Block the fuel tap holes, add 2 or 3 litres to the tank and place some gaffer tape over the neck with a pin [***] in the middle. Roll the tank to coat and leave in different positions for half hour or so at a time. Drain the stripper through the tap holes into an old oil container and save. Refit whatever you are using to plug the tap holes and them rinse the tank with water to neutralise, then pressure wash the inside and dry. I use a cheap USB endoscope to inspect the inside for any remaining liner. If you still have some stubborn bits then pour the stripper back in and repeat.

Inevitably this process will remove surface rust and etch the surface, Don has mentioned before that once etched the steel will rust quickly with Ethanol fuel. I think you're only option in that case would be to re line the tank. It will also build up a lot of pressure and if left sealed for any period of time could pop the tank so always let it breath.


And pray that there's intelligent life somewhere up in space
'Cause there's bugger all down here on Earth'

An interesting point given recent events.

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Methylene Chloride paint stripper is also banned from consumer use in the UK, the replacement is useless, so you just go to ebay etc or a trade outlet and get the 'Professional' labelled can.

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Don, I still find it interesting that and perhaps your riding buddies go through all sorts of tuning tricks to deal with the gas..But why do you all avoid the one modification that will stop the problems at the source, Dual Plugs?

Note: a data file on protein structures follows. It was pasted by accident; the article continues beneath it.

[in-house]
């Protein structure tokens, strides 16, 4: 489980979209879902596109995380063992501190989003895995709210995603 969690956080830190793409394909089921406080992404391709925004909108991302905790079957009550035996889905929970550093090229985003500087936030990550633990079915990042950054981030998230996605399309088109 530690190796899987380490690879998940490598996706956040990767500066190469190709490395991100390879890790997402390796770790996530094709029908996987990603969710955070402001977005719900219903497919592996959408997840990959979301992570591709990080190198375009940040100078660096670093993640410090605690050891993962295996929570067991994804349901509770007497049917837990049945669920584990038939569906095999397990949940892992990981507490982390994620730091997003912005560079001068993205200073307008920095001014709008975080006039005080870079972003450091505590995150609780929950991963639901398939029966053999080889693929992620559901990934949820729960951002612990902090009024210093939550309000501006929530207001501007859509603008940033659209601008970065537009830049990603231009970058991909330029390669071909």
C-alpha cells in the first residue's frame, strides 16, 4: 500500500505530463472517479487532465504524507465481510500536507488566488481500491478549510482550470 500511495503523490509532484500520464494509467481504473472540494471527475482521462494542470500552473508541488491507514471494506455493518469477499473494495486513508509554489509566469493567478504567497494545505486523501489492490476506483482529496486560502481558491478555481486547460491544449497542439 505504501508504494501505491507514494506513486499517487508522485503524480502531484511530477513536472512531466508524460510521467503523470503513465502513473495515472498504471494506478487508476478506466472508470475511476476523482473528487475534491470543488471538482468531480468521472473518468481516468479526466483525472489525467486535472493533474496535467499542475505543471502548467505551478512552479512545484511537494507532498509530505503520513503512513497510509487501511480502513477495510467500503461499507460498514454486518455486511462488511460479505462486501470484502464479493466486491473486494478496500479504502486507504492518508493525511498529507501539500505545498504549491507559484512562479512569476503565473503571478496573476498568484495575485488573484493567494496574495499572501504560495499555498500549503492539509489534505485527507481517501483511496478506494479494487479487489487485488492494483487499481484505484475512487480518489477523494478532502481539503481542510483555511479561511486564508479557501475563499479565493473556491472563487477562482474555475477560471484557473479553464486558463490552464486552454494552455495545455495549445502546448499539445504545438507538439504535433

79 T140D, 89 Honda 650NT ,61 A10 .On a bike you can out run the demons
"I don't know what the world may need
But a V8 engine is a good start for me
Think I'll drive to find a place, to be surly"
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Hi Hillbilly, Good question. We don't want to modify head. We kick this around all the time.
Don


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Well, you have a good number of ideas/suggestions to implement and success should imminent. Let us know what you did and how it went.

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I wonder how long the paint stripper, if you find it, would take to eat a good dose of that Caswell out of there? I would never hope to be able to save a paint job while getting it out. That stuff, (Caswell) has been bullet proof for me.

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Originally Posted by TR7RVMan
Hi Hillbilly, Good question. We don't want to modify head. We kick this around all the time.
Don
Why? It's almost an unseen modification that works equally well with points or EI...I simply do not understand not doing it considering all the bitching you do about California fuel...